Around 70 per cent more bulls sold within the $15,000 to $30,000 price bracket at this year's Droughtmaster National, but the rise in prices was balanced with a consistent level of value buying.
Figures provided by Droughtmaster Australia show that 88 bulls at this year's sale sold from $15,001 to $30,000, compared with 51 the year before.
Only 60 bulls sold for $5000, compared with 104 in 2020, but the amount of sires available from $5001 to $10,000 remained consistent at 139 head (137 in 2020), as did those from $10,001 to $15,000 at 83 head.
This season's general trend of more expensive bulls wasn't lost on the DN sale either, with 11 head - or four times more bulls - making from $30,001 to $40,000, and triple the amount (12 head) making $40,001 to $100,000.
Two bulls sold from $100,001 to $150,000 this year, compared with three head in 2020. Interestingly, in 2019 only 24pc of bulls sold for more than $10,000.
That figure rose to 37pc in 2020 and was around 50pc in 2021.
The sale saw 233 bid cards registered on the ground, while 40pc of bulls received bids from online buyers.
Of the 413 bulls offered, 140 head were listed on the supplementary sheet as homozygous polled, while 152 head were said to be morphology semen tested.
With future Droughtmaster calves required to be sire verified in order to sell as 'registered' at society sponsored sales, many studs have already put DNA profiling in motion with around 225 bulls listed as sire verified and 47 parent verified.
Changes in requirements to pass biosecurity restrictions and sell into Western Australia also meant only 13 studs were listed as JBAS7 WA eligible.
The trend was a 'must have' just a few years ago, but from July this year properties were required to undertake faecal herd screening testing, instead of the check test of 50 head.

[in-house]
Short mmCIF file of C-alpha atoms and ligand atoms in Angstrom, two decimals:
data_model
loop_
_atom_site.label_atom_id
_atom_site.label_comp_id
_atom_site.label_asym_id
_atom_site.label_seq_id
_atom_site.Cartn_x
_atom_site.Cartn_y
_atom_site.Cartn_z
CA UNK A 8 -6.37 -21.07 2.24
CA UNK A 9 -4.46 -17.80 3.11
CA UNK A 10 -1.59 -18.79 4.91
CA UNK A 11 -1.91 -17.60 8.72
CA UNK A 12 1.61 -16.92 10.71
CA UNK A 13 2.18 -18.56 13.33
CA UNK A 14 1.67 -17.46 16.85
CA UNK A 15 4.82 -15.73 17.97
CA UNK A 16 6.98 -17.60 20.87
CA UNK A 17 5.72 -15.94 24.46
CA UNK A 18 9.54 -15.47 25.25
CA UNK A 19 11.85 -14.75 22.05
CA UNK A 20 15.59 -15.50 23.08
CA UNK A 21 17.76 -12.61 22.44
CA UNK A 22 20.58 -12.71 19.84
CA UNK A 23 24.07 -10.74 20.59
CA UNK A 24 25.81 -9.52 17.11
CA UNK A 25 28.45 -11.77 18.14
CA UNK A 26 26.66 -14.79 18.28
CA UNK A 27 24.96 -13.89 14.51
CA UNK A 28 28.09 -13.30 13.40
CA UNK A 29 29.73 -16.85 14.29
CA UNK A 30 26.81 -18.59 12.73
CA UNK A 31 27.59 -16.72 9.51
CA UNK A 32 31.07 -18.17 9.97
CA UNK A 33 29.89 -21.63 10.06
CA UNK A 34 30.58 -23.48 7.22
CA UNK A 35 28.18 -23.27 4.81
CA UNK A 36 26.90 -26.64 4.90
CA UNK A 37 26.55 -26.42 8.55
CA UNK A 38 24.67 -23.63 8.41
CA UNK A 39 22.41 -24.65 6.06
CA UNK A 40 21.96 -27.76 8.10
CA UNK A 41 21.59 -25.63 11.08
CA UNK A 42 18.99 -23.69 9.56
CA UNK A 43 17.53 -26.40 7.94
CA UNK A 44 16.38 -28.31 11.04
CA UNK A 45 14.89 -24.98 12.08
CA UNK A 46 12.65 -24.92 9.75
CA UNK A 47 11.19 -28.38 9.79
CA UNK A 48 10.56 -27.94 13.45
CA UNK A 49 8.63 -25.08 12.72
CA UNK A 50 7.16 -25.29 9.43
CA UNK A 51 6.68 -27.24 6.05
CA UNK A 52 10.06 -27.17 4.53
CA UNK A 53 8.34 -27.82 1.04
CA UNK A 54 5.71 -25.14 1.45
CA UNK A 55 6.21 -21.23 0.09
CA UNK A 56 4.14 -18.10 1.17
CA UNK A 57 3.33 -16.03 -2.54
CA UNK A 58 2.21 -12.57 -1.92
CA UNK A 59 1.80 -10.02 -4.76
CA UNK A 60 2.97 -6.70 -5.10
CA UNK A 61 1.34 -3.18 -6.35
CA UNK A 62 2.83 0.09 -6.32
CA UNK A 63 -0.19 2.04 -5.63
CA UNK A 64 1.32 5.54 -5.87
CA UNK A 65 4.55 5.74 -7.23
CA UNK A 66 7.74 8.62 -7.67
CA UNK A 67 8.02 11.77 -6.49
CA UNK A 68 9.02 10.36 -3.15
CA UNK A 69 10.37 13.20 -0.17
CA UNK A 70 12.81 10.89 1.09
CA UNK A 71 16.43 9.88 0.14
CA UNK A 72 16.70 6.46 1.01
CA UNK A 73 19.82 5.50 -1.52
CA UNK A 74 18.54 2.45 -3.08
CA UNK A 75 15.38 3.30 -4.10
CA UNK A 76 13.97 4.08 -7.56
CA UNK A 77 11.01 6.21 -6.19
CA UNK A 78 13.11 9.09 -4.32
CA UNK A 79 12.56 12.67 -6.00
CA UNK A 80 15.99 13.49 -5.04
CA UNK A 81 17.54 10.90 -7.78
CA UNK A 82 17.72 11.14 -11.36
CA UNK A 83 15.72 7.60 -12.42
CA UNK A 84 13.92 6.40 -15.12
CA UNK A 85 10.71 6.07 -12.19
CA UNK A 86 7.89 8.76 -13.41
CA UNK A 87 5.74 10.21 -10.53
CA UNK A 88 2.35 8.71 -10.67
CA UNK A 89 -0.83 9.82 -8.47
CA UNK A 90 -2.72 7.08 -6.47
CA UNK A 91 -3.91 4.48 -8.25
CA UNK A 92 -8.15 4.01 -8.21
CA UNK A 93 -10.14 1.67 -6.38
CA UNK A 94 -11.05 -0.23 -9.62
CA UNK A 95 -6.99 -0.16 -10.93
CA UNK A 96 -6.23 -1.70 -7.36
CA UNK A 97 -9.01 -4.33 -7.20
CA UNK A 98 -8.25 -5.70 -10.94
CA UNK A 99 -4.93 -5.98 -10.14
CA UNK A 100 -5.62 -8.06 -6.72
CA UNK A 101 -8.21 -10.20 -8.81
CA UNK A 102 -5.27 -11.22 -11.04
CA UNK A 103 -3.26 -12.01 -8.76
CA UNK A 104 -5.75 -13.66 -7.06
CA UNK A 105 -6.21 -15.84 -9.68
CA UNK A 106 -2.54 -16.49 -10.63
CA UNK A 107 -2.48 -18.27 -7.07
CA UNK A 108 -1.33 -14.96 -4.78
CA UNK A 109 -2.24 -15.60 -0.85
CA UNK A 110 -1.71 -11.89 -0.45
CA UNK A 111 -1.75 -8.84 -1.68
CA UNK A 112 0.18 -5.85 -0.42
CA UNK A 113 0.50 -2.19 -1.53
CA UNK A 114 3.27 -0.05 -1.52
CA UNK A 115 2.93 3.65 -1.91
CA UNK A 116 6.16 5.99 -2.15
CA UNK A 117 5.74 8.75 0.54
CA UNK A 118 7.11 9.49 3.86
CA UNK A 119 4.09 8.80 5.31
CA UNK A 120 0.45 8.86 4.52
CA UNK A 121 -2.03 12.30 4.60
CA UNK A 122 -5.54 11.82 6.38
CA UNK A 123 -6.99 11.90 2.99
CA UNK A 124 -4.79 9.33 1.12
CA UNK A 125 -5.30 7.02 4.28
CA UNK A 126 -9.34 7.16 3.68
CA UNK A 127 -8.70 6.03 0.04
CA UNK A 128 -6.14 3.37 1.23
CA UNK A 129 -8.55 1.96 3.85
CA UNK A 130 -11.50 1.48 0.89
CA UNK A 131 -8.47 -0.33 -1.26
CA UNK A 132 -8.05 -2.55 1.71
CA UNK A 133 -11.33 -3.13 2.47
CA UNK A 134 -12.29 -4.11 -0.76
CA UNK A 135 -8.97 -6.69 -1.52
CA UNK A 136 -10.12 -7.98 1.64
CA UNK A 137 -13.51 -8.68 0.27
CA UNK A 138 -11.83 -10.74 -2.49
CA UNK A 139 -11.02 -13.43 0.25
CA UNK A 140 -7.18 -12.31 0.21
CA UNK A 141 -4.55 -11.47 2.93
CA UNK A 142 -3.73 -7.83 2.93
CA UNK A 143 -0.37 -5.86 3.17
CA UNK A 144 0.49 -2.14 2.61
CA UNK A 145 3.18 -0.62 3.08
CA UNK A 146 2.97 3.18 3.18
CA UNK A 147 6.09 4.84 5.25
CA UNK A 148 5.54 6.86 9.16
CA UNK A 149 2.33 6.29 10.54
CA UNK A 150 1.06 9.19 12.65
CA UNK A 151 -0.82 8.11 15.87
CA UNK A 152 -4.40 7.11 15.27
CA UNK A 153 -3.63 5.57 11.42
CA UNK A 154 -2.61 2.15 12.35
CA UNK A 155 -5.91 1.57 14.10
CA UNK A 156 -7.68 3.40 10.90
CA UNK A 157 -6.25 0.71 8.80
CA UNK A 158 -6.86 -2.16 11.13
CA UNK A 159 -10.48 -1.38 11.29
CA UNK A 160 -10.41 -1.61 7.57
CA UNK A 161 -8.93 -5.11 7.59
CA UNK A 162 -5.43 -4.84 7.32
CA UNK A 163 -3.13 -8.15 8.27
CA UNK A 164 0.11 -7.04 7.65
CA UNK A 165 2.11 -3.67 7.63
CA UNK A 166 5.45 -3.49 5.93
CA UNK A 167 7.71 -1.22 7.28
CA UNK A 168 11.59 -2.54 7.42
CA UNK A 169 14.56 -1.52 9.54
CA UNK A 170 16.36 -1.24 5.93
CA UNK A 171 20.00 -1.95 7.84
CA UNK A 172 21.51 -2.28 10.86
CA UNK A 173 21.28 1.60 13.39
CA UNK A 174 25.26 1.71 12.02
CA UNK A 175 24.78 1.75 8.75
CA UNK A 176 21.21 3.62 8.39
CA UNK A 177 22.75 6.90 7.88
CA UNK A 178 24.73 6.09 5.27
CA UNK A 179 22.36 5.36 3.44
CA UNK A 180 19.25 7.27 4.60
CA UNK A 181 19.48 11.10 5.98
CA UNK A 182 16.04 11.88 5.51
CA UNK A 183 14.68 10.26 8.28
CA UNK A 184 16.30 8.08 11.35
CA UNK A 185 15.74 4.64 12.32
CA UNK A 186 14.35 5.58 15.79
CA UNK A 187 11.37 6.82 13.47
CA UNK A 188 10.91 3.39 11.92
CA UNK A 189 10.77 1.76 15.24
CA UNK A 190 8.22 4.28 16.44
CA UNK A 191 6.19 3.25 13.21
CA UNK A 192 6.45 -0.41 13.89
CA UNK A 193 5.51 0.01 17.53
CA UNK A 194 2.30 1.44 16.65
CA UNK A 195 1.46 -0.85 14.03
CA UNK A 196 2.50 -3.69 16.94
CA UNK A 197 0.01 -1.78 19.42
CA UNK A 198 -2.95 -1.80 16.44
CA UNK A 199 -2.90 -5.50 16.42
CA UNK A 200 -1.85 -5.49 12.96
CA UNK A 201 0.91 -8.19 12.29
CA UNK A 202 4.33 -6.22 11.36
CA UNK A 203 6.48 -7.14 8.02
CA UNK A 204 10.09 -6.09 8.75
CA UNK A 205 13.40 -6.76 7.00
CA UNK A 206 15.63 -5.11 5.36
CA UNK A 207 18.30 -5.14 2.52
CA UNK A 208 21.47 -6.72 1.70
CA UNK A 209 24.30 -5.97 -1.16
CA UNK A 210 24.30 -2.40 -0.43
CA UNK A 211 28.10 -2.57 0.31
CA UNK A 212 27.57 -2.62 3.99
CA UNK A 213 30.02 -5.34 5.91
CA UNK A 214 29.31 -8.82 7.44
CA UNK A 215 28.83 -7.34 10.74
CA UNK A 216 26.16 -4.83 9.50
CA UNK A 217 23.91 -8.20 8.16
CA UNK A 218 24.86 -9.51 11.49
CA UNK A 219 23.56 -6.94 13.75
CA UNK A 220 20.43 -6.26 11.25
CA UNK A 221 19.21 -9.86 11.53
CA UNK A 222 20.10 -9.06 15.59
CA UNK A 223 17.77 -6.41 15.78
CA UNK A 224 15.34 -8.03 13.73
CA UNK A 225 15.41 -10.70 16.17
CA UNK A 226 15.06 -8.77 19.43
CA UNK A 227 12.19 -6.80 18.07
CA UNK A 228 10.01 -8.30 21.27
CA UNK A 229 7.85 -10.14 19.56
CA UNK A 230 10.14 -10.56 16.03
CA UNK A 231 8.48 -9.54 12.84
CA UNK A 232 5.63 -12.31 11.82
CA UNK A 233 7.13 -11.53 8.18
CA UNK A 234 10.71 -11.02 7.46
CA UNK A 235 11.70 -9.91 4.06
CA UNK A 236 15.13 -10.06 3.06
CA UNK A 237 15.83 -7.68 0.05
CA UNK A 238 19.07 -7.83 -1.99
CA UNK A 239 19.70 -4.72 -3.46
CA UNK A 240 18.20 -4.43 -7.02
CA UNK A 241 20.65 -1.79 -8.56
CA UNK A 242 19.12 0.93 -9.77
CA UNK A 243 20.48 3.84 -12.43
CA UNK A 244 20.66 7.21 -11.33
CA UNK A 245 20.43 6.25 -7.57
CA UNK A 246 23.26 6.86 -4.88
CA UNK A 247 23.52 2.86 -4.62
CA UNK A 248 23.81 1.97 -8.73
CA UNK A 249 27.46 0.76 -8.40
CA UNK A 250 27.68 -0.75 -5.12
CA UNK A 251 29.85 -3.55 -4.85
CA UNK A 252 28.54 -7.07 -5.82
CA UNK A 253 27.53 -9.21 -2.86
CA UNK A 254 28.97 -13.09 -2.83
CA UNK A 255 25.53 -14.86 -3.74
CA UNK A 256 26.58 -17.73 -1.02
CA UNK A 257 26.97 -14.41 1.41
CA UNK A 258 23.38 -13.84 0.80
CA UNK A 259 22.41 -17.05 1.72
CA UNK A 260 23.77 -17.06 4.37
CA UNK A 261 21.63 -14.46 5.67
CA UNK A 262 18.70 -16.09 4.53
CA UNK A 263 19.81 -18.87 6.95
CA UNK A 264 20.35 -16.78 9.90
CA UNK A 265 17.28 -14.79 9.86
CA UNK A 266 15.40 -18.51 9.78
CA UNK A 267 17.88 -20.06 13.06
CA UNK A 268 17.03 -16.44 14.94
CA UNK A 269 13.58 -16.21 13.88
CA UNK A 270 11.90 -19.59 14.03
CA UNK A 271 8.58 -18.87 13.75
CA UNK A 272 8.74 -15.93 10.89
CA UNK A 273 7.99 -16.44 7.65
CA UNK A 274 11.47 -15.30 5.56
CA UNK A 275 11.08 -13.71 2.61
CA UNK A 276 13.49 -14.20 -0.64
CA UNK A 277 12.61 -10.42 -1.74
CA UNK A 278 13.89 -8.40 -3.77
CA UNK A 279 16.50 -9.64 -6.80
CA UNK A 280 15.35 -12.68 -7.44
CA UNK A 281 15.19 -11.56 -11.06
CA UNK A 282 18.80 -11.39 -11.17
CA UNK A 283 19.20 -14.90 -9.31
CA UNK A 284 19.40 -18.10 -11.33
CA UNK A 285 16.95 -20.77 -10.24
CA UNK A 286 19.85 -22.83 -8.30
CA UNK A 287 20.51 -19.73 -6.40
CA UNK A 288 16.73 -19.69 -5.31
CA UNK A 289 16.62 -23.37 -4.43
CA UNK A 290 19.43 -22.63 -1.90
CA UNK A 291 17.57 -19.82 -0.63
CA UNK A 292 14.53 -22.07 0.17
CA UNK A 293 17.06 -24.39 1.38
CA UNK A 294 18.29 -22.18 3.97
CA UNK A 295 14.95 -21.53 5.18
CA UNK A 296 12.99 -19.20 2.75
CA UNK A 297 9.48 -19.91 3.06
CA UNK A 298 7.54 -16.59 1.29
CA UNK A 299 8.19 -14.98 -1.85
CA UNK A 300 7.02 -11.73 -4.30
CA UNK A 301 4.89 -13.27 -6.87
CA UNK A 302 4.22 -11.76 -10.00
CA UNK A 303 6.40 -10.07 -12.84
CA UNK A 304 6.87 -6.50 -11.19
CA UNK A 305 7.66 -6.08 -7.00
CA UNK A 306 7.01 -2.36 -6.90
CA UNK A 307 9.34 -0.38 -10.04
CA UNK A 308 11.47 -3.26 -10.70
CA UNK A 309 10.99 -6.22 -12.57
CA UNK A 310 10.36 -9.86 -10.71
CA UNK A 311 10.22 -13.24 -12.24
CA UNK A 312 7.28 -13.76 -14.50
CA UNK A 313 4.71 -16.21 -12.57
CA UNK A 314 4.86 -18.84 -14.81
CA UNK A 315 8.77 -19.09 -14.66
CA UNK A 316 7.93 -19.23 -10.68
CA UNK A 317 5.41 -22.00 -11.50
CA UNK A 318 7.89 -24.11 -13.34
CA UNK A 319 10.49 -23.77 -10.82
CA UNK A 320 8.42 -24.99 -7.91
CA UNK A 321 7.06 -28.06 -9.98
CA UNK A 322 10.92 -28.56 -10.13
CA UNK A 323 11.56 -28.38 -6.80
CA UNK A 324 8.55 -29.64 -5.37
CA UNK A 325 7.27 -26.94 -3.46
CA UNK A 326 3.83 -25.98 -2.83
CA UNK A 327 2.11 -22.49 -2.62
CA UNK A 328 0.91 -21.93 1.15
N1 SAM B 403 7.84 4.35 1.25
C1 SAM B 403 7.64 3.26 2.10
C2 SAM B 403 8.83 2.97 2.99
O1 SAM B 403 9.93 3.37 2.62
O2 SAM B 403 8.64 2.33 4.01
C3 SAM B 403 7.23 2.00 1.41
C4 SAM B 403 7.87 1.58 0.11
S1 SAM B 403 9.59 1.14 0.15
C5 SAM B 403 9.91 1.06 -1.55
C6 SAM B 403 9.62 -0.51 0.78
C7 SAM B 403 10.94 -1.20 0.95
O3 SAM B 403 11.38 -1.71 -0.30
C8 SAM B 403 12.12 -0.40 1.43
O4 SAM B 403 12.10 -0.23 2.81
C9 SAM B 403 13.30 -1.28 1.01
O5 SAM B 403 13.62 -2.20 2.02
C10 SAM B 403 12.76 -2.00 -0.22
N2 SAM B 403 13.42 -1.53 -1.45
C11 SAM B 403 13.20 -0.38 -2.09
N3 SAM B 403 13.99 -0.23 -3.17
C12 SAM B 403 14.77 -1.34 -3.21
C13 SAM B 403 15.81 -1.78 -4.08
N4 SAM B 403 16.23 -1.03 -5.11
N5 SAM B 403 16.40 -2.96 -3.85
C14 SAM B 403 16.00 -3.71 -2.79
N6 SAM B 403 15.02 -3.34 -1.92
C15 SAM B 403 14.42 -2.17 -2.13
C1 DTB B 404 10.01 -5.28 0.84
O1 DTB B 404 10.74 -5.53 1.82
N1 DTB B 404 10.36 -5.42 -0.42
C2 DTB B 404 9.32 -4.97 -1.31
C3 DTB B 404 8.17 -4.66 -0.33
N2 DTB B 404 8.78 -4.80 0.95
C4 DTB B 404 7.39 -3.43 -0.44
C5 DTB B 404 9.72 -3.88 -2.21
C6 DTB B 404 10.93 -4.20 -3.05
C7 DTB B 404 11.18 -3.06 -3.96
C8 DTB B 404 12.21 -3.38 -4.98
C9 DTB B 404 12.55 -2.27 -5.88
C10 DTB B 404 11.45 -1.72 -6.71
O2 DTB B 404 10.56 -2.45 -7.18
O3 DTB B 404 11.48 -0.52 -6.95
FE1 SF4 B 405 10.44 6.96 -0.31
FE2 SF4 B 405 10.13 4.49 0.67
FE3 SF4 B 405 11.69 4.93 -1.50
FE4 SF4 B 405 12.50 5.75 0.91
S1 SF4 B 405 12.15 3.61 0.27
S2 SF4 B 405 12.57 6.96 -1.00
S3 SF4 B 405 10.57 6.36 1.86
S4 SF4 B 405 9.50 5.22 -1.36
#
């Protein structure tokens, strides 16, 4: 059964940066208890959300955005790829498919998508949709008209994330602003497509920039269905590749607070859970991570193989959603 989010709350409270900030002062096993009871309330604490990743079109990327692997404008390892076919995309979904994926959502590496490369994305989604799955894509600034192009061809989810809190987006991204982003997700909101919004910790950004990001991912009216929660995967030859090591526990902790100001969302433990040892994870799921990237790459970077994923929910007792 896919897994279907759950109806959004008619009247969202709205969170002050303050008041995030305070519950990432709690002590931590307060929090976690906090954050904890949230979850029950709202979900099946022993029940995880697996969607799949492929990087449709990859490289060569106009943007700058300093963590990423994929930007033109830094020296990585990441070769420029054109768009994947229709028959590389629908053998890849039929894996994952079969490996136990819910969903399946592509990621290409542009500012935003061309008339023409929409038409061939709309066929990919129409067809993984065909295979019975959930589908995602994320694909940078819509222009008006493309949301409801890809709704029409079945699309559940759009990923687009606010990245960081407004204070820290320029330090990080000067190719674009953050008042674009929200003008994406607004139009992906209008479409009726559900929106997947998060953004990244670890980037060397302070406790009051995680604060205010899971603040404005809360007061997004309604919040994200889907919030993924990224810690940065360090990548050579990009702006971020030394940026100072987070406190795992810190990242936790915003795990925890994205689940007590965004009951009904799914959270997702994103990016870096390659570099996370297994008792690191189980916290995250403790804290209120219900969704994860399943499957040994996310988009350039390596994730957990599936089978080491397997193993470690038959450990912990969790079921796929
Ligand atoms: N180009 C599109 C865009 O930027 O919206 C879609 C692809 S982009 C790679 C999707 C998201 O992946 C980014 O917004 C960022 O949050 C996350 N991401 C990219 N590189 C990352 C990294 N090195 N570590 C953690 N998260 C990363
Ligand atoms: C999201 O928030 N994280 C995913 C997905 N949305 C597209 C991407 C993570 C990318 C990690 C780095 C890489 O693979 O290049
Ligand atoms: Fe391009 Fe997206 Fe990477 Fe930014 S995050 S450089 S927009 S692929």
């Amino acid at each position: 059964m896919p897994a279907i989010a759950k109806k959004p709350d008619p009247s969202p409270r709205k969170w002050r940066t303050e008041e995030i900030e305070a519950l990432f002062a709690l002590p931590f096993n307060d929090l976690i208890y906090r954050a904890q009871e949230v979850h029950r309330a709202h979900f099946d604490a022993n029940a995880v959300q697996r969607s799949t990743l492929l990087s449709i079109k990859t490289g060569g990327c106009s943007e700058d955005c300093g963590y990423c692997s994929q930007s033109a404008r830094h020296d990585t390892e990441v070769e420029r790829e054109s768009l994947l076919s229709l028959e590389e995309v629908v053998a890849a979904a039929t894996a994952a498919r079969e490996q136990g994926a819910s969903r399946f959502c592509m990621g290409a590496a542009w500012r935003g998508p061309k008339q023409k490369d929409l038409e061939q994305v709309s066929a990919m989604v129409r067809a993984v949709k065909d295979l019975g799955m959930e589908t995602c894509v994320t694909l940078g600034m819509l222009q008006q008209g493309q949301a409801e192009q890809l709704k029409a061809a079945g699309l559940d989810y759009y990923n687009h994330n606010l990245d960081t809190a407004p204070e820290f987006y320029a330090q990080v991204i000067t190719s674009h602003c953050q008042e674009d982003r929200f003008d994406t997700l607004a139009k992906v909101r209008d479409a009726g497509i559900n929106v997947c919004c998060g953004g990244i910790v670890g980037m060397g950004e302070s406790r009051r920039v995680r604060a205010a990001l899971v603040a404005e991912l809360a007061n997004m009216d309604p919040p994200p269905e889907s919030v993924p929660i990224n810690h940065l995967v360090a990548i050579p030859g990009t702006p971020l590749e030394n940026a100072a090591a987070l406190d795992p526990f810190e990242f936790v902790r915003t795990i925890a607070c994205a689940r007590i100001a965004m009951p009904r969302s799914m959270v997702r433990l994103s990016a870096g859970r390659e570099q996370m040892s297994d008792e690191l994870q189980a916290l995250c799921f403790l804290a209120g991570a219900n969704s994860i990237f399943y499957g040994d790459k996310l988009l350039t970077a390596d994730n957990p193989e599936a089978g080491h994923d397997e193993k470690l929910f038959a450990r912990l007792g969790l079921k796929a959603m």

In terms of selling agents, GDL had the biggest portion of the draft with 217 bulls, Elders cleared 139 from their run and Nutrien sold 39.
Two bulls sold after the sale to clear 395 in total.
The six-figure bids for the three sale headliners may have been impressive, but it's the vendor averages that paint the true picture of this year's Droughtmaster National Bull Sale.
A cohort of 21 vendors posted averages of $16,000 or more, and another seven were above the sale average of $14,370, showcasing the consistent demand and the strength of the offering.
- Lamont stud - three bulls average $51,000
- Calaanah stud - two bulls average $43,750
- K Team stud - two average $32,500
- Skye Cattle Co - nine bulls average $23,666
- Seymour stud - six bulls average $21,833
- Needmor stud - 18 bulls average $21,555
- Ridgie Didge stud - two bulls average $21,500
- True Blue stud - three bulls average $21,333
- Garthowen stud - nine bulls average $20,778
- Rondel stud - 19 bulls average $19,605
Sommer stud's four achieved a $19,250 average, while Nindethana sold five at $18,600. Farogan Valley's three bulls made an $18,000 mean, Locarno sold 11 for $17,954 each, and Medway's 12 sold at a $17,791 median.
Eli Park stud and Sakensha stud each sold four bulls at an average of $17,250, while Oasis stud's 13 lots made a $16,769 median.
Oakmore sold three bulls at an average of $16,500, while the Vale View stud and Redskin stud each sold 10 bulls for a $16,000 average.
Studs also achieving above the sale average were Hamadra and Ramardoo, Wisetree, Ianbrae, Billabong, Bundy, Waylanbar, and Oasis A.
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